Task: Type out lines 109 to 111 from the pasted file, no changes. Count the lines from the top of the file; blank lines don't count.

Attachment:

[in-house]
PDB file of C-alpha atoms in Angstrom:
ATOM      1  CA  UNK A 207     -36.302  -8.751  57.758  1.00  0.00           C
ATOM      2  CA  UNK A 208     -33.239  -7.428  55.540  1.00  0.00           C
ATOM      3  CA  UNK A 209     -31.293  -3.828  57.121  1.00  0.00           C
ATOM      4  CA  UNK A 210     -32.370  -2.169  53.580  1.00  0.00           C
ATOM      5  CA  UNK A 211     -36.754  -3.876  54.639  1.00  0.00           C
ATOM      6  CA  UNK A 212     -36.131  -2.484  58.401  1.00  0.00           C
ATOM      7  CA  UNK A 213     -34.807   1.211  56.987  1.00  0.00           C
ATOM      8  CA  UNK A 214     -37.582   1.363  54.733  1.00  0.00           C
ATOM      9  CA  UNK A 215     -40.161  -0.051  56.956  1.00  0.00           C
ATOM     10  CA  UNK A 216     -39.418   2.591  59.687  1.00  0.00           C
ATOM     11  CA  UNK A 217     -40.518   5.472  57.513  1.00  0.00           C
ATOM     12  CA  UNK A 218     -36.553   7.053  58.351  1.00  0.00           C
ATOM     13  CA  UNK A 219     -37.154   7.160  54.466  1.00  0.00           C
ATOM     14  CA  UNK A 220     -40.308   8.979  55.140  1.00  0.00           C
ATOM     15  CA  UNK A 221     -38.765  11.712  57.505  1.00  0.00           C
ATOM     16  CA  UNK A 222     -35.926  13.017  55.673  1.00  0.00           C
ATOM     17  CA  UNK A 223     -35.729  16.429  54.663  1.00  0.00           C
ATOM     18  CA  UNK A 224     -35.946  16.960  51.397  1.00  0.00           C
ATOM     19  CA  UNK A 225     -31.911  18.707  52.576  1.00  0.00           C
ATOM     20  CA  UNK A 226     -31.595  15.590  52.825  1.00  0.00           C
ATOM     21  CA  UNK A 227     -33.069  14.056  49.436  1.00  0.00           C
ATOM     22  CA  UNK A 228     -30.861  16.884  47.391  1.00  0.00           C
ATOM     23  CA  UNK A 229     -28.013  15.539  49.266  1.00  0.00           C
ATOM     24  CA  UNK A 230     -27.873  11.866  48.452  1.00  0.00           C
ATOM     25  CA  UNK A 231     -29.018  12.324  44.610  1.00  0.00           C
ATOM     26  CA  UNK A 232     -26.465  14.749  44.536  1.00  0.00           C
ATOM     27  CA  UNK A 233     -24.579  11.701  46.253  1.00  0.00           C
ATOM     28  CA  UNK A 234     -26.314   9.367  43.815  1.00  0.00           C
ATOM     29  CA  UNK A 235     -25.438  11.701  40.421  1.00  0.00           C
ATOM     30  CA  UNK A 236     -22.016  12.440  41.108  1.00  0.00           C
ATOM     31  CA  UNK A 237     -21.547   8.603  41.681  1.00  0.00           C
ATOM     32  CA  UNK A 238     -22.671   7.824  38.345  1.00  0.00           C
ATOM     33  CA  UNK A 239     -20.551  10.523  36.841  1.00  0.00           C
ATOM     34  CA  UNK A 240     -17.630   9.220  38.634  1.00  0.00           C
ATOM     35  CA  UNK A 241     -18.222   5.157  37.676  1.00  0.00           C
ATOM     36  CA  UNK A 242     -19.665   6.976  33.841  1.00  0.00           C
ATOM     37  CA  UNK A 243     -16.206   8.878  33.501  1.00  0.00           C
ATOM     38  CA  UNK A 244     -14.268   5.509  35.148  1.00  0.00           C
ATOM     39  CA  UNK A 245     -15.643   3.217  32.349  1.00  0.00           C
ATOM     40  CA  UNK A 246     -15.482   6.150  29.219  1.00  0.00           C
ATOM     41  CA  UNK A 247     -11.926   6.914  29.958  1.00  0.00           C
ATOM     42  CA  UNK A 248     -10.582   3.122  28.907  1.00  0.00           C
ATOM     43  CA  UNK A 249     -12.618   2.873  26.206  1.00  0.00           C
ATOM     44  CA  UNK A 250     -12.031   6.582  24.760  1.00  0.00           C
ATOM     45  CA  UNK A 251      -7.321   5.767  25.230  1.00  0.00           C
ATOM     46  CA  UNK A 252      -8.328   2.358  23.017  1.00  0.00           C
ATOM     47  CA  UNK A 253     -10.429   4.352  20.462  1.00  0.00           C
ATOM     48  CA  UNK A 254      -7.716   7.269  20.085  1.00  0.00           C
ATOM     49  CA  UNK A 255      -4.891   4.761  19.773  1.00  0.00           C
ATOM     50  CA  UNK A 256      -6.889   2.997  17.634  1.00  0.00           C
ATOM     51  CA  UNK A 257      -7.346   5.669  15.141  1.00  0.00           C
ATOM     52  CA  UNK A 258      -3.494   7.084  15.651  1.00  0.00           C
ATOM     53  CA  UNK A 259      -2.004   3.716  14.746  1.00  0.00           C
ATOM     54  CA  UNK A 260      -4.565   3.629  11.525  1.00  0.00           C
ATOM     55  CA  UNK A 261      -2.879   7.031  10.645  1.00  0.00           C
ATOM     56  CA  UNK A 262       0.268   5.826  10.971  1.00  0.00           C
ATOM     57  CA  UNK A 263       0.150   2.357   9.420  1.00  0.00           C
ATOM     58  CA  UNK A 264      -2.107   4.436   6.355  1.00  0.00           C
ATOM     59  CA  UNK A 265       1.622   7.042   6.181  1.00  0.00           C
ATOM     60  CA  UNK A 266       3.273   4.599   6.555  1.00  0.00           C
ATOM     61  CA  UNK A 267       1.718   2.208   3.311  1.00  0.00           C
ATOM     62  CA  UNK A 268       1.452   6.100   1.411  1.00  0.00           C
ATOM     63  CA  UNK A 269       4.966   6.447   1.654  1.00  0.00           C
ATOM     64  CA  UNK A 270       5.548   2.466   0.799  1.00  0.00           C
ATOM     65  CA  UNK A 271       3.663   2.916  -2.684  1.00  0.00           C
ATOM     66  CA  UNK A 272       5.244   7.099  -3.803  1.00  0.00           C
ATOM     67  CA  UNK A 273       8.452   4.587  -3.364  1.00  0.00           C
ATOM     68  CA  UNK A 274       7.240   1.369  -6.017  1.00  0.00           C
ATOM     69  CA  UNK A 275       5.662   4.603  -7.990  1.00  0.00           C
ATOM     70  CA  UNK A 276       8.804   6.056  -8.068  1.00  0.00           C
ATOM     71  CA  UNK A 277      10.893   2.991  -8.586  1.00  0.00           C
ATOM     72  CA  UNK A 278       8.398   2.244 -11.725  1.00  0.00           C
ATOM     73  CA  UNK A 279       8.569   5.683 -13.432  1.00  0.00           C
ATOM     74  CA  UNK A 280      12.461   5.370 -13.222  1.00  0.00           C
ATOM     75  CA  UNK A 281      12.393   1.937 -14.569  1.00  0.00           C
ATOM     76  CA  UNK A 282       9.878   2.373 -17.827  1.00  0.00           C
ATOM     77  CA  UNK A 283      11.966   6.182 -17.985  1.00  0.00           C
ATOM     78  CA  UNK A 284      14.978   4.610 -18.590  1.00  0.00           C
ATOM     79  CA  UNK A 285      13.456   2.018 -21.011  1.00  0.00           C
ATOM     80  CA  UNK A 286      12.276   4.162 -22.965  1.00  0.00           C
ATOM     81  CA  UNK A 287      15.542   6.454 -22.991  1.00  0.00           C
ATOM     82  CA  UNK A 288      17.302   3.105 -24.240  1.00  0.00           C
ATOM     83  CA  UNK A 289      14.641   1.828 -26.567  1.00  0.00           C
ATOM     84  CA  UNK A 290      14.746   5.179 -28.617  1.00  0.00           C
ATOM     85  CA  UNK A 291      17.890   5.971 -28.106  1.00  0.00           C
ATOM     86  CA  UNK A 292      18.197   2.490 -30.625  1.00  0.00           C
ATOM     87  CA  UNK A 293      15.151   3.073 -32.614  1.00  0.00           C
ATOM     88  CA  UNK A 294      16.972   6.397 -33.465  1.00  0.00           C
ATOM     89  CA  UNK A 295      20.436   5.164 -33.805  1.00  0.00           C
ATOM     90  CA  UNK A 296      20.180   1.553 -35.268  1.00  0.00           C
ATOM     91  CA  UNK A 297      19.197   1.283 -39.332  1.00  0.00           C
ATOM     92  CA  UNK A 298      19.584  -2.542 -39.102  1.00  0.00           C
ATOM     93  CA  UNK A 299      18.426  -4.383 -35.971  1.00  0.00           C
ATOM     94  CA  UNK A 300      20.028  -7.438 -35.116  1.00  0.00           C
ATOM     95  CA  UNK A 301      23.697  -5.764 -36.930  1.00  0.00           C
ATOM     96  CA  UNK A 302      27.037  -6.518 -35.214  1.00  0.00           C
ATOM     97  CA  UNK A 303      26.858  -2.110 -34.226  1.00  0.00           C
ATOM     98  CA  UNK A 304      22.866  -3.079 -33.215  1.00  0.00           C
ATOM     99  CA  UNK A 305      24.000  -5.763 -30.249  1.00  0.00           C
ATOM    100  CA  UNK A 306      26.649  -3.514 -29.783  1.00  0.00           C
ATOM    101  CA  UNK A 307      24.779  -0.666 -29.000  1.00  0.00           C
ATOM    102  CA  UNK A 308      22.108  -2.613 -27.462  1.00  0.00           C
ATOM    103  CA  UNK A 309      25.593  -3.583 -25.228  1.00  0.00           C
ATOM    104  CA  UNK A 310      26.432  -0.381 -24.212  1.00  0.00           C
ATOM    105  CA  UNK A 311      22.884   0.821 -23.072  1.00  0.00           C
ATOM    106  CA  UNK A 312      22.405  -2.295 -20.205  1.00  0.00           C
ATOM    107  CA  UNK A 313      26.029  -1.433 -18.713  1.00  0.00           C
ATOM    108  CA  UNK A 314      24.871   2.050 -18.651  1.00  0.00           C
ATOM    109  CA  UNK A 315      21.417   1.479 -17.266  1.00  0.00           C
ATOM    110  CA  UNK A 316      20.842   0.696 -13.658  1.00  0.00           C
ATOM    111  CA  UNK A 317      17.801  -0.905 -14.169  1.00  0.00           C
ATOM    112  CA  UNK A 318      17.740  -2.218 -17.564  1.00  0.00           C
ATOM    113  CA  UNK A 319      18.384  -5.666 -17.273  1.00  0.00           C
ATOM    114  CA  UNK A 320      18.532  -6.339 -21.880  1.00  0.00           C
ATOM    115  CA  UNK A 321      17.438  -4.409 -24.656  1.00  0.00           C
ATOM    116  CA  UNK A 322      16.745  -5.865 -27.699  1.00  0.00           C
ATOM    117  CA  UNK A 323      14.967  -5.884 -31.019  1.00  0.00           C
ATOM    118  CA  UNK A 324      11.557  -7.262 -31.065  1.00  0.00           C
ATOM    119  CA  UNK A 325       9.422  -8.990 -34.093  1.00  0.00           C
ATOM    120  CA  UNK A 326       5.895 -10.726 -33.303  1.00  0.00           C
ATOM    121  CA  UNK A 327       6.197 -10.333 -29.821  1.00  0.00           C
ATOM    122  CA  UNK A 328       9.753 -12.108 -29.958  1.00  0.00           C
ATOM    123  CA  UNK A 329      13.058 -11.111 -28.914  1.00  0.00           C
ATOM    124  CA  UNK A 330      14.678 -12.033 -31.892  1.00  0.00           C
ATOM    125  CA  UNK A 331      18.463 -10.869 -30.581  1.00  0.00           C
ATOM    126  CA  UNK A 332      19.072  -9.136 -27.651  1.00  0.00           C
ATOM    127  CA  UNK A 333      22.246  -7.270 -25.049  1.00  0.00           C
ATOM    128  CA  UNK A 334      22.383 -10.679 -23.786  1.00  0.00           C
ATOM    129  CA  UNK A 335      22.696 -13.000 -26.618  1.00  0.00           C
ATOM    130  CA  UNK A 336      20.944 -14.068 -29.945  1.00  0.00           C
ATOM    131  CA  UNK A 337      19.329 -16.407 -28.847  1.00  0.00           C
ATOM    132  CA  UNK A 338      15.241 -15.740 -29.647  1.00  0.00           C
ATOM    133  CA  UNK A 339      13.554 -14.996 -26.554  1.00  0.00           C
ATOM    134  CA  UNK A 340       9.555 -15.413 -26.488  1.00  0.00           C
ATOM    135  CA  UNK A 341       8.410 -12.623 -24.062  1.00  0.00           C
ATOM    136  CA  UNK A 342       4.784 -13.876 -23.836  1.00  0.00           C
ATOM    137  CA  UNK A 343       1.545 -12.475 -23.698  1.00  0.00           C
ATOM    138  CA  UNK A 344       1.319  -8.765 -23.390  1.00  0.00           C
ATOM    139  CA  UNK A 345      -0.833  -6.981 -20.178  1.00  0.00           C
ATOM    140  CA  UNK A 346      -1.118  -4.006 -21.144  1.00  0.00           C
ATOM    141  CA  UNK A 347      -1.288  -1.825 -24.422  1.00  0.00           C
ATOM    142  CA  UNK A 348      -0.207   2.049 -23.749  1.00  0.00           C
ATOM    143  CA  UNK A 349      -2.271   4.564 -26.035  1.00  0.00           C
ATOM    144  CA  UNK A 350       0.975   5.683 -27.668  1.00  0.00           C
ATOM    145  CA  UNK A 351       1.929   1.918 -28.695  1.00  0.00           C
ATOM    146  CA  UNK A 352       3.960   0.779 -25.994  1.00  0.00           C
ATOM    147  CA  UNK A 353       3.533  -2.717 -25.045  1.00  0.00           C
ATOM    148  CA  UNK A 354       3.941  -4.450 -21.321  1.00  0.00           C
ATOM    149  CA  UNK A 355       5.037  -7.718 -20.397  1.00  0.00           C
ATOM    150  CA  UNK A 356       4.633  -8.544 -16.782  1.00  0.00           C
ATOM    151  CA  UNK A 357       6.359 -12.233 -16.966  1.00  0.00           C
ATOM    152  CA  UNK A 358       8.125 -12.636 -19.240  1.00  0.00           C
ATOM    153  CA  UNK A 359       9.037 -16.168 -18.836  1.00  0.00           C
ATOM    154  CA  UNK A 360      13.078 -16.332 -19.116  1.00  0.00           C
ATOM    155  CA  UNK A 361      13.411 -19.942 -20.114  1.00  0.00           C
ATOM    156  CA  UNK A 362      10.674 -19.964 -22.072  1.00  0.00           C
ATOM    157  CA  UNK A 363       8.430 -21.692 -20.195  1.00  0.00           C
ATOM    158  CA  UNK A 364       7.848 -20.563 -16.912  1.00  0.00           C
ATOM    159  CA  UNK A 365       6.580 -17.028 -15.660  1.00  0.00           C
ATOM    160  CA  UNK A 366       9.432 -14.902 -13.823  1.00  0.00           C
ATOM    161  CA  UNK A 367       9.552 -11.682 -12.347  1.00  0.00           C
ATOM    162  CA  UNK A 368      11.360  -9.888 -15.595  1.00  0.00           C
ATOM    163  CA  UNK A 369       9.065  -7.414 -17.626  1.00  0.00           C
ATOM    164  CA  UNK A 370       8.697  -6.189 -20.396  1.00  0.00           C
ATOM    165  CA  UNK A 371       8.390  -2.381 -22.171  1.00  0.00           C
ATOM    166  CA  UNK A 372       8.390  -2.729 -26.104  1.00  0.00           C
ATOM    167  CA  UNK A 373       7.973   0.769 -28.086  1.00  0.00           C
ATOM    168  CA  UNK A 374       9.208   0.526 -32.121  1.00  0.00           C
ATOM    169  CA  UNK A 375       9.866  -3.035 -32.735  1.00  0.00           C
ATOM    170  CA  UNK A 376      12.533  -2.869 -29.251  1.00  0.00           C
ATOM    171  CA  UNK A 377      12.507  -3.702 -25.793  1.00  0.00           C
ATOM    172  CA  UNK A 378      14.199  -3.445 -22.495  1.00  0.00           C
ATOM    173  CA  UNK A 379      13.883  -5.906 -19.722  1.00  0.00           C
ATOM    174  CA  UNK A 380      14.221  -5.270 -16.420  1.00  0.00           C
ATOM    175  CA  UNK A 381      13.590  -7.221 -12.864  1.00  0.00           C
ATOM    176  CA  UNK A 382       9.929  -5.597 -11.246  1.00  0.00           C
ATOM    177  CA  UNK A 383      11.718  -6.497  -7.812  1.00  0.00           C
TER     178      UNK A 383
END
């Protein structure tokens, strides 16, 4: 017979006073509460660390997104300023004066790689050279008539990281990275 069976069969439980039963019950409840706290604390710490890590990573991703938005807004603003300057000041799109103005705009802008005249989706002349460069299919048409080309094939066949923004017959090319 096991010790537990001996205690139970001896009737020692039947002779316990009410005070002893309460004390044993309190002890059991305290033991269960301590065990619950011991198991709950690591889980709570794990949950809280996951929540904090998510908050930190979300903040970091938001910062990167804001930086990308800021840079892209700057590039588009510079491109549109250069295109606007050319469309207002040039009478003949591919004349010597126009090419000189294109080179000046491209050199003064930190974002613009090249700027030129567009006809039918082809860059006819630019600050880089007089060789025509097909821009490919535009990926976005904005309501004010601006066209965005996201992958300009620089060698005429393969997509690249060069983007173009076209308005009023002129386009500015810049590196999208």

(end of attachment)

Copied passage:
ATOM    107  CA  UNK A 313      26.029  -1.433 -18.713  1.00  0.00           C
ATOM    108  CA  UNK A 314      24.871   2.050 -18.651  1.00  0.00           C
ATOM    109  CA  UNK A 315      21.417   1.479 -17.266  1.00  0.00           C